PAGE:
The writing, on the other hand, could be viewed in another way.  I've decided to put my completed first draft to one side - the second visit seemed too soon, too mechanical, too joyless - and am spending my writing time revisiting an idea that's been brewing, in one shape or another - my file history tells me - for nearly five years.  I'm putting no guns to heads, having no expectations: because the genesis of this story has been so long I'm reluctant to call it over.  The process is different too - I have no plan, I'm letting the language lead the way.  So far, I've always had something to far.

Tuesday, June 28, 2011

Shift to winter - then somewhere else

It's been, I realise, nearly three months since I last blogged.  During that time we've had something in the way of - if not an indian summer - then most definitely an absent winter.  As I write, the ski fields in the southern lakes are still almost bare, well past opening day.  The water hasn't remained warm though: it's now at the temperature when forays into the life aquatic become dependent on it not being too big (for me in these temps, read nothing over three feet.  I've ceased to see the fun in being hit by frigid lumps of watery concrete, a lapsing in my hardcored-ness that I make no apologies for whatever) and on finding somewhere to get changed out of whatever freezing wind happens to be blowing.  That's not really been a problem this last week - there's been a run of small waves on the east coast just big enough to offer a few fun ramps in windless conditions under clear blue skies: my definition of perfect winter waves.  The only thing to give away the presence of winter, in fact, is some of the wildlife - and even that's been sunbathing.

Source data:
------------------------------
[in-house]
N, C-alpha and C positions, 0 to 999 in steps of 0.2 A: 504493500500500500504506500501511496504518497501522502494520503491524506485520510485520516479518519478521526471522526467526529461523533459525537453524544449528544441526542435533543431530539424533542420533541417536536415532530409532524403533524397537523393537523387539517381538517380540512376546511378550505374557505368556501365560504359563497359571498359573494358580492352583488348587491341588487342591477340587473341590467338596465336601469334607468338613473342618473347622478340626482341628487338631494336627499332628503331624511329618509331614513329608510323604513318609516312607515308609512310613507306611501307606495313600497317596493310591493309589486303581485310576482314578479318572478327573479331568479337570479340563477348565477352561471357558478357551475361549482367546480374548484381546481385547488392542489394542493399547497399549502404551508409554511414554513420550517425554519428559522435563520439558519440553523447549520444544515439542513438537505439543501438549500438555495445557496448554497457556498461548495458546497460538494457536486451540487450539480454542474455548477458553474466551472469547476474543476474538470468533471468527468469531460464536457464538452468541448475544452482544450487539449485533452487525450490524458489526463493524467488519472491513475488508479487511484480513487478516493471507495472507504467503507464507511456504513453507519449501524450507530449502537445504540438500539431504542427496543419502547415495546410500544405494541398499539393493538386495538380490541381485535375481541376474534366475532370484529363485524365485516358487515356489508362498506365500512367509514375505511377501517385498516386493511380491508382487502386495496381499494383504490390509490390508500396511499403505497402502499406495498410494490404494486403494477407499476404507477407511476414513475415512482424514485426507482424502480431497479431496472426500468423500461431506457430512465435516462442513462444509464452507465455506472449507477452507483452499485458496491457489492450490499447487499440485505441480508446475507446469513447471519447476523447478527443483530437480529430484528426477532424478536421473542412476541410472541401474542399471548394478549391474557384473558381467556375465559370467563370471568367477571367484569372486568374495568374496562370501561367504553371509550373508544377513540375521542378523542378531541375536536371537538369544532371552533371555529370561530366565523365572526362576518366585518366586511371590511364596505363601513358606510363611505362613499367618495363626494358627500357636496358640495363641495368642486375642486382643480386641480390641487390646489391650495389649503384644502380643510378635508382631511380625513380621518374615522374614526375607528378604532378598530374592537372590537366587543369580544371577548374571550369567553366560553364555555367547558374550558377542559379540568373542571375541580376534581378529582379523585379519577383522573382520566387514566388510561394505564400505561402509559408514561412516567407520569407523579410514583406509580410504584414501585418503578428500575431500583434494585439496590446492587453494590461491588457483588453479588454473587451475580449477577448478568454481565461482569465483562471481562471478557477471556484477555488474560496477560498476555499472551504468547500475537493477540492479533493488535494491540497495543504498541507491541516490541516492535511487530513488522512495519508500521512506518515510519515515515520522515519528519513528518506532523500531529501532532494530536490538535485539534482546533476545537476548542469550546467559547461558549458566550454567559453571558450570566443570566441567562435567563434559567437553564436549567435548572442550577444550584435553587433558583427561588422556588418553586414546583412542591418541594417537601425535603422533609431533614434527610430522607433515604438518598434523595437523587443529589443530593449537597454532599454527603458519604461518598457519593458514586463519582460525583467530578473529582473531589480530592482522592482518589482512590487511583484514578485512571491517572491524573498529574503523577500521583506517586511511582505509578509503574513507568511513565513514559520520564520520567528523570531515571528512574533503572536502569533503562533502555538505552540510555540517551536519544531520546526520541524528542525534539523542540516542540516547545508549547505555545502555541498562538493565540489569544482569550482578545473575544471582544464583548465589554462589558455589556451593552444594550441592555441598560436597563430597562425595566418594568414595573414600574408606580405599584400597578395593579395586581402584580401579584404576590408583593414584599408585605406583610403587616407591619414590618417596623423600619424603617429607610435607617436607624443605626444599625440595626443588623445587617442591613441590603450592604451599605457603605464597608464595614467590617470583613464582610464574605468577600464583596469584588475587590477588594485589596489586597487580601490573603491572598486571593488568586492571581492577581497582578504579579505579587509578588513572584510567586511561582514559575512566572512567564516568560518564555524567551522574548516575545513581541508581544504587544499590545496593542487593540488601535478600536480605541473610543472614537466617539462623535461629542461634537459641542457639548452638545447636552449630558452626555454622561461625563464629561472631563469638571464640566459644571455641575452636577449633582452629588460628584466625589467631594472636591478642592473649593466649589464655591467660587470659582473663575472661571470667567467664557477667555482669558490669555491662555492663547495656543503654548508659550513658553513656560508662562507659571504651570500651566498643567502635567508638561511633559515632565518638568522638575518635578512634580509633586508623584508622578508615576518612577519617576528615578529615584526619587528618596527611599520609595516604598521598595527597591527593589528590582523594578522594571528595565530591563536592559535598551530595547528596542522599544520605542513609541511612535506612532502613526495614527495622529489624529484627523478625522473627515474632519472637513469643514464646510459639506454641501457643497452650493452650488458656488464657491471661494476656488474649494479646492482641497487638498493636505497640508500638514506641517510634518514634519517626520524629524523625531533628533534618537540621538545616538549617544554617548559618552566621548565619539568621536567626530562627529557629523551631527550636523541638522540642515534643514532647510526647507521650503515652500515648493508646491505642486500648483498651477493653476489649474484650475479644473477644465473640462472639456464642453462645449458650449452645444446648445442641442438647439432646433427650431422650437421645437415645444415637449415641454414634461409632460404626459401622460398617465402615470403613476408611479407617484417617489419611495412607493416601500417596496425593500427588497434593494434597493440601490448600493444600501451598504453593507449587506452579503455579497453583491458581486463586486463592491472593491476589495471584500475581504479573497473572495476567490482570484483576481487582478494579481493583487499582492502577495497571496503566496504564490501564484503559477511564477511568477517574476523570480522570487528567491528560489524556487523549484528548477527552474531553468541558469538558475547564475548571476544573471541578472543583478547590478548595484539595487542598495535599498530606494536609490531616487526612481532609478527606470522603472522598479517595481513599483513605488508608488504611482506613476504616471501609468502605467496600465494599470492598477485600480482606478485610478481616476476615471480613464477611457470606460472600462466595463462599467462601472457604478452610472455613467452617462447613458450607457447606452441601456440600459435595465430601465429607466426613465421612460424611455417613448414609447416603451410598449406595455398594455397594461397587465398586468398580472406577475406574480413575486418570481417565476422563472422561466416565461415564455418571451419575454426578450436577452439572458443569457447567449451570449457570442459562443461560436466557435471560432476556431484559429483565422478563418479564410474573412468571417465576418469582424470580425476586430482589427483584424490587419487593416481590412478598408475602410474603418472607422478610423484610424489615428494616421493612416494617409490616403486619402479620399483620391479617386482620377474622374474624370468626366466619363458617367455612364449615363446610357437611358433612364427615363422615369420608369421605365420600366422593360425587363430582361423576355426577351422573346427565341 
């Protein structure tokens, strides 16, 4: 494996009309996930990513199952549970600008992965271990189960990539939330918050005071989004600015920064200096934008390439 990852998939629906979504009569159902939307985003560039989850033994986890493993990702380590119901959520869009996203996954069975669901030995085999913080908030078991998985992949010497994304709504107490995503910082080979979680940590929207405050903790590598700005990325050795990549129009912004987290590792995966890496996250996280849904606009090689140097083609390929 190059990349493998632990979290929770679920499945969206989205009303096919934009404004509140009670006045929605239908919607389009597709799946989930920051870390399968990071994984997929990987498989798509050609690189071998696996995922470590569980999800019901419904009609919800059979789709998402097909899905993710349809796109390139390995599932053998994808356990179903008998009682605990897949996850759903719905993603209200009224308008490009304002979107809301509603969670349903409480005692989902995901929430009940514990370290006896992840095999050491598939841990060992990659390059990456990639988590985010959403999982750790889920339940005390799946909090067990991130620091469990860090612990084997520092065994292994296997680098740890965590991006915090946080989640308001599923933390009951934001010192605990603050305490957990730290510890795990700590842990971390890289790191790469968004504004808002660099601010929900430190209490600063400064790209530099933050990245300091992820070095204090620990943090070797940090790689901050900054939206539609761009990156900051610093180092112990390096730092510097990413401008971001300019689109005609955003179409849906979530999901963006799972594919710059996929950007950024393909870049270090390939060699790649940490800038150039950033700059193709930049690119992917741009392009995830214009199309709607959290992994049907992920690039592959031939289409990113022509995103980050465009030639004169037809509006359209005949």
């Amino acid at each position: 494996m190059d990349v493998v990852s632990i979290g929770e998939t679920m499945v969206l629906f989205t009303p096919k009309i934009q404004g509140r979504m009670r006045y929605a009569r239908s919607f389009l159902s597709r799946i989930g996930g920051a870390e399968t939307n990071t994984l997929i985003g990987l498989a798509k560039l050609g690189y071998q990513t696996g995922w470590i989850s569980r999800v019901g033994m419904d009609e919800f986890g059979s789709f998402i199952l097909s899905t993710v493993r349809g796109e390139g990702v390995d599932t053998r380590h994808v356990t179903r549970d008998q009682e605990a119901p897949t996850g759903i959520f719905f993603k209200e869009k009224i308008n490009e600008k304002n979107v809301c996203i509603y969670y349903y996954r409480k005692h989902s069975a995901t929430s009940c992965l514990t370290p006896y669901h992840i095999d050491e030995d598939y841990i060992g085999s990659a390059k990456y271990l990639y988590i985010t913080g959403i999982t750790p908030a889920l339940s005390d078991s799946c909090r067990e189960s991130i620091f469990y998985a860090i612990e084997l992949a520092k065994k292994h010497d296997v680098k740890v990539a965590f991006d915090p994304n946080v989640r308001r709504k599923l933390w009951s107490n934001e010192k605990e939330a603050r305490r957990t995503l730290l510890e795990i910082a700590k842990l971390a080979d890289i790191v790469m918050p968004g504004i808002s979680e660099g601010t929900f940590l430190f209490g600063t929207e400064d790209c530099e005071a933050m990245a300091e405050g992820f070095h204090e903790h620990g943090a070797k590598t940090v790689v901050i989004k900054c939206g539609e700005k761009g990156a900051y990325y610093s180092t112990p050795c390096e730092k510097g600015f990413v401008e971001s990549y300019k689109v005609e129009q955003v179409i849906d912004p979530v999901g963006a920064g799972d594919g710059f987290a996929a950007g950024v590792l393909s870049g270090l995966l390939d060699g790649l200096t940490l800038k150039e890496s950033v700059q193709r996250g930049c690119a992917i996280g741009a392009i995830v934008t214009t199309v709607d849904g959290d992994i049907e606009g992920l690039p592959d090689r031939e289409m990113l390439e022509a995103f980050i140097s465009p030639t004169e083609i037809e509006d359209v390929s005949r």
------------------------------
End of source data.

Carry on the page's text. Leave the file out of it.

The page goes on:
This side's almost done.

Various factors have contributed to my lack of blogging recently, chief amongst them the hard work of getting our house down here ready to sell.  The move to warmer climes is still very firmly back on - but it would be good to get some skiing in before we go.  Are you listening, mother nature?